Reuters reported Tuesday that GM’s shares rose 3.1% and hit a record intraday high, while Ford’s stock rose 2.1%.
It wasn’t a great month for Fiat Chrysler. September sales dropped 9.7% year-over-year. In the year to date, the automaker’s sales are down 7.9%.
A number of other automakers boasted strong September 2017 sales figurers that raced past September 2016 sales.
Toyota (14.9%), Honda (6.8%), Nissan (9.5%), Volkswagen (22.8%) and Mitsubishi (17.2%) all had solid September year-over-year increases. In the year to date, all five of the aforementioned automakers have exceeded sales compared with the same time frame of last year — Volkswagen posted the largest year-to-date jump of that group at 7.8%.
Sales in China
According to the most recently available sales data from the Chinese Association of Automobile Manufacturers (CAAM), August automotive sales in China were up 5.3% year-over-year.
For the first eight months of the year, 17,511,000 units were sold, up 4.3% from the same time frame last year.
Volvo was among the big winners in China in September. Volvo’s September global sales rose 11.2% year-over-year. In China — Volvo’s biggest market — sales rose a whopping 29.8%, according to a company release. From January-September, Volvo’s Chinese sales are up 29.9% compared with the first three quarters of 2016.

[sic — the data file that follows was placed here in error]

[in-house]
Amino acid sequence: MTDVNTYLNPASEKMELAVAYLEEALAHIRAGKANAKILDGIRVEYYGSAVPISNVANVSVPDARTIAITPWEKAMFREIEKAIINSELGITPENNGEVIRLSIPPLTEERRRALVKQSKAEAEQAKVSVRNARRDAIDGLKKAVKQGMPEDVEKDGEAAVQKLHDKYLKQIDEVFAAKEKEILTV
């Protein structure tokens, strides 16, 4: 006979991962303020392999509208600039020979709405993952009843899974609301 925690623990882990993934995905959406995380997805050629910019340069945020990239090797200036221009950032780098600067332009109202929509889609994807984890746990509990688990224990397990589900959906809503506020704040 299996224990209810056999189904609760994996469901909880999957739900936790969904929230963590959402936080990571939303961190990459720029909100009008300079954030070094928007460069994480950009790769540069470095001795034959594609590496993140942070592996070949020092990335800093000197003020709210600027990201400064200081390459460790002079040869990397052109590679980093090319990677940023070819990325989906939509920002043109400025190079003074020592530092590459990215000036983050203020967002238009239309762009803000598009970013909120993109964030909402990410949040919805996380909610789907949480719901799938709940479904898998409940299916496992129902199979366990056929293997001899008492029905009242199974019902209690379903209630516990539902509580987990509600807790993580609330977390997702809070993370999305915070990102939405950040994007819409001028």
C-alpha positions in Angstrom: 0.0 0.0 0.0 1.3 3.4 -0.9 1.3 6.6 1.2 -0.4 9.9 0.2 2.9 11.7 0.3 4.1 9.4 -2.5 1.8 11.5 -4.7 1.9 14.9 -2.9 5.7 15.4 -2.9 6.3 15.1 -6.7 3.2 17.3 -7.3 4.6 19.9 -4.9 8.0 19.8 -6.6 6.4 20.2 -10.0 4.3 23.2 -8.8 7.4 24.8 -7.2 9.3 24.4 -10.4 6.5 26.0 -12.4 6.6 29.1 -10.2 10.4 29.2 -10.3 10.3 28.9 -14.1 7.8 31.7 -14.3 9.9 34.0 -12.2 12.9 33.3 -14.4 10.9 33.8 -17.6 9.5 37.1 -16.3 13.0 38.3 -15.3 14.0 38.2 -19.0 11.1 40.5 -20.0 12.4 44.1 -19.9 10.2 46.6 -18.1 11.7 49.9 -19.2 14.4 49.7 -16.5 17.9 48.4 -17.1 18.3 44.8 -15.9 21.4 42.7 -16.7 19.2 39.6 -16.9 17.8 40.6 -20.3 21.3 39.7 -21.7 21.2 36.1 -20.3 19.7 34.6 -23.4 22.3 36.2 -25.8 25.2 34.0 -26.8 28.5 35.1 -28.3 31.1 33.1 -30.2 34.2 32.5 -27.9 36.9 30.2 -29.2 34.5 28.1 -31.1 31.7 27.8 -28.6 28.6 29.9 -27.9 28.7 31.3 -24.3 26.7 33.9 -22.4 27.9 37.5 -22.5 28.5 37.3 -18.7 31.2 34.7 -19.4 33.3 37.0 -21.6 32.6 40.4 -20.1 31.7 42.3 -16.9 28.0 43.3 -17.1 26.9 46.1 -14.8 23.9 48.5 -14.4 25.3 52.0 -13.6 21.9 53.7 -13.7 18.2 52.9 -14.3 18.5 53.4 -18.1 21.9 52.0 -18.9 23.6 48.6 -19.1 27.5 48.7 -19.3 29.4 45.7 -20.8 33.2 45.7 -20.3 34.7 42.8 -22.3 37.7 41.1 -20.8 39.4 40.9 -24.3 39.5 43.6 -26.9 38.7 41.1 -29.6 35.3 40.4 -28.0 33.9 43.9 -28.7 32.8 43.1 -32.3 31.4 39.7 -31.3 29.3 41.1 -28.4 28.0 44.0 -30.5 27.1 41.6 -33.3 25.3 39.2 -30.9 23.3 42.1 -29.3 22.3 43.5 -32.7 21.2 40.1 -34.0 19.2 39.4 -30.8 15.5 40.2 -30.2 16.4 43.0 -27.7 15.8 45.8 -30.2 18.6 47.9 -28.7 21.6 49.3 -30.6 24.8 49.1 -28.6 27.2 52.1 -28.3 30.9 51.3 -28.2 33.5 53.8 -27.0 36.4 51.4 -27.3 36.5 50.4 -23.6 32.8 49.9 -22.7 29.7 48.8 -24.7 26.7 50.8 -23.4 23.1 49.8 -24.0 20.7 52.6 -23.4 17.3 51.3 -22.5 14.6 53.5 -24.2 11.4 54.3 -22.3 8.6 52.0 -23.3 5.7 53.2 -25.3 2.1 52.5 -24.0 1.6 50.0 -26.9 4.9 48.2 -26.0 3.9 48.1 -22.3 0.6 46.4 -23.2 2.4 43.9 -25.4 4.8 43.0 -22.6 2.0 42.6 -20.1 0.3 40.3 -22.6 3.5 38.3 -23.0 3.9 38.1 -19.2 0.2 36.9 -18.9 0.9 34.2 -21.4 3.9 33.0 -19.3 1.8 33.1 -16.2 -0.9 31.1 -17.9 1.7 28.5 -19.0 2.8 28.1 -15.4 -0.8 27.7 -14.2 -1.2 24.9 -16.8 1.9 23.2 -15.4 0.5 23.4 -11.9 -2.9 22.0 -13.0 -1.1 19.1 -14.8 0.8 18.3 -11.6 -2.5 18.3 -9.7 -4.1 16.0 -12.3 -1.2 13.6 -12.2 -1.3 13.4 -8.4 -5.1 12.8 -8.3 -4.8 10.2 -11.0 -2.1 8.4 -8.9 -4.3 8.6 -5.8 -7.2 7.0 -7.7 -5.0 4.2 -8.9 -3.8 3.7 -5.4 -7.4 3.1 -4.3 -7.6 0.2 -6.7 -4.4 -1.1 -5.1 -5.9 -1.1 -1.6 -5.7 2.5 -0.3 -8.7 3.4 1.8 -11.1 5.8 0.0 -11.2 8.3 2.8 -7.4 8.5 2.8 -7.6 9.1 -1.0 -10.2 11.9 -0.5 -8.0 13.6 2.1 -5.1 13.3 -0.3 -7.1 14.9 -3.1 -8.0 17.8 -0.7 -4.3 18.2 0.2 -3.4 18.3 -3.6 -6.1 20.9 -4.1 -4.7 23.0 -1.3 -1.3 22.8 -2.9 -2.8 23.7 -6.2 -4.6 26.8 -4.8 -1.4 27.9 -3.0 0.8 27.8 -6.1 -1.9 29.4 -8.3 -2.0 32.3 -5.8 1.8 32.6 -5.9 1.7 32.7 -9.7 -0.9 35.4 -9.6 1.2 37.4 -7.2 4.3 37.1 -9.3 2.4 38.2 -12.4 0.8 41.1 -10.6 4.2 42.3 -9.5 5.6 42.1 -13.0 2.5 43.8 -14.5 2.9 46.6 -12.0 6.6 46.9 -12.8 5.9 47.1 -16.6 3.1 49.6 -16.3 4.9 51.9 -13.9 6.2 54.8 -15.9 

Feeling the Electricity
Meanwhile, our Stuart Burns wrote about an announcement that could represent the rise of the electric vehicle (EV) in China, a shift that has massive implications for the automotive world.
China, the largest automotive market in the world, moving toward the EV constitutes a significant development, to say the least.
Burns covered the recent announcement from Beijing outlining the government’s plans to move toward EVs, as the country — and the world — prepares for the phaseout of vehicles powered by fossil fuels. The U.K. and France have made similar announcements this year, setting long-term goals to ban the sales of gas and diesel cars by 2040.
India, too, announced a push toward electrification earlier this year, with an ambitious goal of selling only electric vehicles by 2030.
For now, of course, these are merely government statements — actual implementation of the processes necessary, in both the public and private sectors, to reach these goals is another story entirely.
As for automakers, GM announced Monday its plans to move toward an all-electric fleet.
“General Motors believes in an all-electric future,” said Mark Reuss, General Motors executive vice president of product development, purchasing and supply chain. “Although that future won’t happen overnight, GM is committed to driving increased usage and acceptance of electric vehicles through no-compromise solutions that meet our customers’ needs.”
The automaker plans to introduce two new all-electric vehicles in the next 18 months, according to the GM announcement, and a total of at least 20 new all-electric vehicles by 2023.